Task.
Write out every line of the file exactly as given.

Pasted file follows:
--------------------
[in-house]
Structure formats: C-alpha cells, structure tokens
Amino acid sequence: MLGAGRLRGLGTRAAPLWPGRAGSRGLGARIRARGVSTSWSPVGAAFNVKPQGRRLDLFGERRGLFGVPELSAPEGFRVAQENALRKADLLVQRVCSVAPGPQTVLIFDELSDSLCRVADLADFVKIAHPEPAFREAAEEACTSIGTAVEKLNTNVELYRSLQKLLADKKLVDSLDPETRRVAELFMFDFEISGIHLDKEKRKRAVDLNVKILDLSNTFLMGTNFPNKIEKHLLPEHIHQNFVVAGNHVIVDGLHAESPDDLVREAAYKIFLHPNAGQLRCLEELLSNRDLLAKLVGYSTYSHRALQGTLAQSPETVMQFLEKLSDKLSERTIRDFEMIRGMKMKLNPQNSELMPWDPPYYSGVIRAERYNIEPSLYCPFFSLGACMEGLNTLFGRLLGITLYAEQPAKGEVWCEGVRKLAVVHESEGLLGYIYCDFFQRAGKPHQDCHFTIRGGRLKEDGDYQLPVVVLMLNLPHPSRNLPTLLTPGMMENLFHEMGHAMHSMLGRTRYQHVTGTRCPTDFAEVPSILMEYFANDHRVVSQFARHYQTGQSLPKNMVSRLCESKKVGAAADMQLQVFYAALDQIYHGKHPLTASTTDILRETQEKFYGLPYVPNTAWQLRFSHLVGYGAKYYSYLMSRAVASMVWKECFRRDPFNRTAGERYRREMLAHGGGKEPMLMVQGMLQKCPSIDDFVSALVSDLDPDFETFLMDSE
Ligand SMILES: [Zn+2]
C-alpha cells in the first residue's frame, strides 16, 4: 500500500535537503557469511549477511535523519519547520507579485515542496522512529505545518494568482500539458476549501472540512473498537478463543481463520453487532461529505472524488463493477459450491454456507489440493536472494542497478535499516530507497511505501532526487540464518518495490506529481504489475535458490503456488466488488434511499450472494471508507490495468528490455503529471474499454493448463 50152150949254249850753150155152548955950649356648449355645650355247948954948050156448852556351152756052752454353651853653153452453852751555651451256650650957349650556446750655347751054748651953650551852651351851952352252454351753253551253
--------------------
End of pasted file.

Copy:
[in-house]
Structure formats: C-alpha cells, structure tokens
Amino acid sequence: MLGAGRLRGLGTRAAPLWPGRAGSRGLGARIRARGVSTSWSPVGAAFNVKPQGRRLDLFGERRGLFGVPELSAPEGFRVAQENALRKADLLVQRVCSVAPGPQTVLIFDELSDSLCRVADLADFVKIAHPEPAFREAAEEACTSIGTAVEKLNTNVELYRSLQKLLADKKLVDSLDPETRRVAELFMFDFEISGIHLDKEKRKRAVDLNVKILDLSNTFLMGTNFPNKIEKHLLPEHIHQNFVVAGNHVIVDGLHAESPDDLVREAAYKIFLHPNAGQLRCLEELLSNRDLLAKLVGYSTYSHRALQGTLAQSPETVMQFLEKLSDKLSERTIRDFEMIRGMKMKLNPQNSELMPWDPPYYSGVIRAERYNIEPSLYCPFFSLGACMEGLNTLFGRLLGITLYAEQPAKGEVWCEGVRKLAVVHESEGLLGYIYCDFFQRAGKPHQDCHFTIRGGRLKEDGDYQLPVVVLMLNLPHPSRNLPTLLTPGMMENLFHEMGHAMHSMLGRTRYQHVTGTRCPTDFAEVPSILMEYFANDHRVVSQFARHYQTGQSLPKNMVSRLCESKKVGAAADMQLQVFYAALDQIYHGKHPLTASTTDILRETQEKFYGLPYVPNTAWQLRFSHLVGYGAKYYSYLMSRAVASMVWKECFRRDPFNRTAGERYRREMLAHGGGKEPMLMVQGMLQKCPSIDDFVSALVSDLDPDFETFLMDSE
Ligand SMILES: [Zn+2]
C-alpha cells in the first residue's frame, strides 16, 4: 500500500535537503557469511549477511535523519519547520507579485515542496522512529505545518494568482500539458476549501472540512473498537478463543481463520453487532461529505472524488463493477459450491454456507489440493536472494542497478535499516530507497511505501532526487540464518518495490506529481504489475535458490503456488466488488434511499450472494471508507490495468528490455503529471474499454493448463 50152150949254249850753150155152548955950649356648449355645650355247948954948050156448852556351152756052752454353651853653153452453852751555651451256650650957349650556446750655347751054748651953650551852651351851952352252454351753253551253